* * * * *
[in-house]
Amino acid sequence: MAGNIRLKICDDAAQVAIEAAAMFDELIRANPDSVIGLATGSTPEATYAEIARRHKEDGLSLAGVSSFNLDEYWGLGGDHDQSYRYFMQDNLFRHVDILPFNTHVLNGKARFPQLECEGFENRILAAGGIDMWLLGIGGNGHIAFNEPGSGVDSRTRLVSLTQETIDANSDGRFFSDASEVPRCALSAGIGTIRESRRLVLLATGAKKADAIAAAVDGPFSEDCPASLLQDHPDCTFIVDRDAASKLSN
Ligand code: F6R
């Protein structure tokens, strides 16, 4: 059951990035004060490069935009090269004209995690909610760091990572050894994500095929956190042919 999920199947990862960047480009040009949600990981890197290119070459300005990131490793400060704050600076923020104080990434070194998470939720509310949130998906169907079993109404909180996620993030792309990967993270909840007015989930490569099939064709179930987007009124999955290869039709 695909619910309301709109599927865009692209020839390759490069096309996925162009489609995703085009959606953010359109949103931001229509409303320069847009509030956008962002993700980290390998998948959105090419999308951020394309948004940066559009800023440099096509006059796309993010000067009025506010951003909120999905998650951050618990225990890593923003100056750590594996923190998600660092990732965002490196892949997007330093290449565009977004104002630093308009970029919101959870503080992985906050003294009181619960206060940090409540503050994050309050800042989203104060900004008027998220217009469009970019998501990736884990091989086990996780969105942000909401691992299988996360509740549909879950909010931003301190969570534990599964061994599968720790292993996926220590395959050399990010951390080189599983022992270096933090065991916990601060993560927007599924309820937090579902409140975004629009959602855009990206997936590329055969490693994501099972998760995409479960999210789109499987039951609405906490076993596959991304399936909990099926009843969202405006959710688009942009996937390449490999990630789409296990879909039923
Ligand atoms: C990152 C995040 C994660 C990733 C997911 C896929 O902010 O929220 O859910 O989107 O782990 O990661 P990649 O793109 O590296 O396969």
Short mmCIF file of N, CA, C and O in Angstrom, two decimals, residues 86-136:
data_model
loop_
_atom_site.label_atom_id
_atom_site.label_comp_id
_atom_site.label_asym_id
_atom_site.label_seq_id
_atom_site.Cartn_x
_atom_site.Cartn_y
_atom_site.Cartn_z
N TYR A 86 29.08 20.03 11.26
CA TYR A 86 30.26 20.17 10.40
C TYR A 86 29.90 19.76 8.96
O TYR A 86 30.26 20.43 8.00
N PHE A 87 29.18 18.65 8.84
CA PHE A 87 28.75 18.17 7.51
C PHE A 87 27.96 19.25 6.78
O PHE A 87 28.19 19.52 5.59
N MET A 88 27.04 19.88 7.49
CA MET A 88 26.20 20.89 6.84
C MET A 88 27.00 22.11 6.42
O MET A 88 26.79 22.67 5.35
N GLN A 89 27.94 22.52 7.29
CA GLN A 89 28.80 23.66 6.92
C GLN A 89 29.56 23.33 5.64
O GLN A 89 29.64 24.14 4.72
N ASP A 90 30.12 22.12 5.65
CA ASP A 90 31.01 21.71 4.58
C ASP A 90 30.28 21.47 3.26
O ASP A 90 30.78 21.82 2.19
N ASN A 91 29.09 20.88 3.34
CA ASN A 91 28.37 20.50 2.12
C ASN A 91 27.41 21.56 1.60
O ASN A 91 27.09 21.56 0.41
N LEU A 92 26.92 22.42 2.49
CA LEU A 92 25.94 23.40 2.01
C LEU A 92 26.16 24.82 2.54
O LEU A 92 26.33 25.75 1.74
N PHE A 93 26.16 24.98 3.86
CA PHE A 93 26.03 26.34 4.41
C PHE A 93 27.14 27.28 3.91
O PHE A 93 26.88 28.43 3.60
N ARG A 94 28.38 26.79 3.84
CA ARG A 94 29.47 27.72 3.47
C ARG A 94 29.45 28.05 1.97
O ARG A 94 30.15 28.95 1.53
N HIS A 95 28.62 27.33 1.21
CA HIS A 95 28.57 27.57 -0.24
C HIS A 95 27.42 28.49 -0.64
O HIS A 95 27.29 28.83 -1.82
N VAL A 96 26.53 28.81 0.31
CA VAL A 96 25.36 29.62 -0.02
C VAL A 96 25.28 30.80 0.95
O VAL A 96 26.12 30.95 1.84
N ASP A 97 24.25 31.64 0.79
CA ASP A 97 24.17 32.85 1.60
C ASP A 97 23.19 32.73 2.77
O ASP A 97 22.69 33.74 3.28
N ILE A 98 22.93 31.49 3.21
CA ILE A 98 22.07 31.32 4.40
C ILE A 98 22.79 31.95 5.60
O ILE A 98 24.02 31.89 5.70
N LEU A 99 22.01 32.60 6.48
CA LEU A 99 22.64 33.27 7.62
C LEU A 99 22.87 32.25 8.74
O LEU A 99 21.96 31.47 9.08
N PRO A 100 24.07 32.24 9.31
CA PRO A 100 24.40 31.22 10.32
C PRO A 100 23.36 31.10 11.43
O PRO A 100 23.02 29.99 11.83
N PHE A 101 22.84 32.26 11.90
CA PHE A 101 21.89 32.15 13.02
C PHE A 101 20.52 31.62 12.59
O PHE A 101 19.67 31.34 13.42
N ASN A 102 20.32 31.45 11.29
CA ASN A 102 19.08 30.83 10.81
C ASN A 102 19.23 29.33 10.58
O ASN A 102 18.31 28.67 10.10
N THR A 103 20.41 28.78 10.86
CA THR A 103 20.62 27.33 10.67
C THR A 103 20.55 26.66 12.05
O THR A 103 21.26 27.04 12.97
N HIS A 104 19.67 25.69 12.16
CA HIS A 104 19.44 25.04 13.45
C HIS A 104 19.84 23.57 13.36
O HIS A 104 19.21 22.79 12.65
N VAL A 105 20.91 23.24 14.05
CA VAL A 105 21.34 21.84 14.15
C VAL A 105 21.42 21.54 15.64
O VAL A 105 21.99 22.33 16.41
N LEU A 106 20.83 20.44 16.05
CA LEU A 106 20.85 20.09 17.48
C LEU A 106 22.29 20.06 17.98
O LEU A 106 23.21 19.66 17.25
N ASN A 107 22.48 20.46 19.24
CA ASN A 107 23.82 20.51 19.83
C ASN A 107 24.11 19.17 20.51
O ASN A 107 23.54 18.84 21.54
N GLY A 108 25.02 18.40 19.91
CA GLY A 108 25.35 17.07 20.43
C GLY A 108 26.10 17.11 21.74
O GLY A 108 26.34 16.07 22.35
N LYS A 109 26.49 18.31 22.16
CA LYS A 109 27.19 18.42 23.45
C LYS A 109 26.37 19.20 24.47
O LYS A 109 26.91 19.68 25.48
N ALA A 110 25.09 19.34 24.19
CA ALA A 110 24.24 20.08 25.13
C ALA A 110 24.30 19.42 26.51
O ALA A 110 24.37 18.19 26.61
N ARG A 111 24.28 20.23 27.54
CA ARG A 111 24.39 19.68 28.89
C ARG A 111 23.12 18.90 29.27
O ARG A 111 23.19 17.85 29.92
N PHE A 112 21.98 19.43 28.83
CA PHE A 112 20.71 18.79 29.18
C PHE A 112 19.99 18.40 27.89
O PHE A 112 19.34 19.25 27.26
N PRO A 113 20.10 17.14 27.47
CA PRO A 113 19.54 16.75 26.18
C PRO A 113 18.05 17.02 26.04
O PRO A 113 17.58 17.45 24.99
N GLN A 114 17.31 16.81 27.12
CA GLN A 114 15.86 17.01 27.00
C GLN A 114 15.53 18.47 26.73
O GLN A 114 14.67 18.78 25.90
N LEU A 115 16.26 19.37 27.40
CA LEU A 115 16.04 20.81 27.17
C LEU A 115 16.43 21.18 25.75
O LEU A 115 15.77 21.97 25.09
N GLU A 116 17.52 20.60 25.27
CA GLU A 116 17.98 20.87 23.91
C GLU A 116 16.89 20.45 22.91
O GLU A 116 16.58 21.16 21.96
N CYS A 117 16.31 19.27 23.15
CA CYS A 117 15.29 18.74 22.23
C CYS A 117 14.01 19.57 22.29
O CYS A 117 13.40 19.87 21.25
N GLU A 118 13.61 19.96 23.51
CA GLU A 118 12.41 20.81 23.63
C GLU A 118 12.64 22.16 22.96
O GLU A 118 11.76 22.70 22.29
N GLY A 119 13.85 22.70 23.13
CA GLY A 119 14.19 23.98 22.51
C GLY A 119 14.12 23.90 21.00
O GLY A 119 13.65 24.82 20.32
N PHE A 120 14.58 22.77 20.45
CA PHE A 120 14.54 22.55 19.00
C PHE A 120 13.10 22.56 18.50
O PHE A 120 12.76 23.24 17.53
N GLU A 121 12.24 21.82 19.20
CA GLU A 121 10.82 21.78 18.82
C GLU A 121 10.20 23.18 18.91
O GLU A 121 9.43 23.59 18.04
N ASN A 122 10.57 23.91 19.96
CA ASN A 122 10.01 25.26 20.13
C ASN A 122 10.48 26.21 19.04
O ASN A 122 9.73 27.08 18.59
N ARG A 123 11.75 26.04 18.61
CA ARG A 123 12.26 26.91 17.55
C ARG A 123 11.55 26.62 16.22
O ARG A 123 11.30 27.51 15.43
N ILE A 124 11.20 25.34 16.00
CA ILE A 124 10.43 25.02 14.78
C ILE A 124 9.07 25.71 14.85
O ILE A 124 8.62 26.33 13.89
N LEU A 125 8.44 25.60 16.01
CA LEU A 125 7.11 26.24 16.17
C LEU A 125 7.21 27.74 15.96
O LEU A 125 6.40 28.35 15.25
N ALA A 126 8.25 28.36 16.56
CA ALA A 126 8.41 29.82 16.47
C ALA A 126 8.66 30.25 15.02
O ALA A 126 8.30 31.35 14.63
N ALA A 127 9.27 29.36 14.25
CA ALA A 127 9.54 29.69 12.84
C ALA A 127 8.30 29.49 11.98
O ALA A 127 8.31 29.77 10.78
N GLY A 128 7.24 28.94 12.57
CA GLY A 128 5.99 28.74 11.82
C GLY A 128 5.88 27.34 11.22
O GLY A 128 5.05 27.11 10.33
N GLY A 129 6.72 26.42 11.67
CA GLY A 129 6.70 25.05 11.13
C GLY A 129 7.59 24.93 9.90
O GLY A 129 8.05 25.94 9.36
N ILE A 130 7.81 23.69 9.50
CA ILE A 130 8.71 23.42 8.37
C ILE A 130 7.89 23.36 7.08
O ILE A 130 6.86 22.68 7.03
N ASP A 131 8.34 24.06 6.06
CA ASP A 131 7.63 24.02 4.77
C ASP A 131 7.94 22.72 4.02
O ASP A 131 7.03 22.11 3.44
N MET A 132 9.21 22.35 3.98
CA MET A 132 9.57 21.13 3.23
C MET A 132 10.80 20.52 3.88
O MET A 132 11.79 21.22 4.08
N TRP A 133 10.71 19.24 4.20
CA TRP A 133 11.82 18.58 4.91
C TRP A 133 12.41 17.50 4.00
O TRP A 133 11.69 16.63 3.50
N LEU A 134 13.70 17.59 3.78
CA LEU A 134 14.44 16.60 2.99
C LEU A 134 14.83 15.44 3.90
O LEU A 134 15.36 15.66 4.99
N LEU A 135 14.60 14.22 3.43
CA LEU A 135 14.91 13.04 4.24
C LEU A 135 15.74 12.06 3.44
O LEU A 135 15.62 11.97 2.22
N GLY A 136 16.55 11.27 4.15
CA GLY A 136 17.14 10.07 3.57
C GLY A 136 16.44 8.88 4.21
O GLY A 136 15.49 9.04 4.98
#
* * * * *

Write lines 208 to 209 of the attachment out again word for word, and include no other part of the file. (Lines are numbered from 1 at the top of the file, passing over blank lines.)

N LEU A 134 13.70 17.59 3.78
CA LEU A 134 14.44 16.60 2.99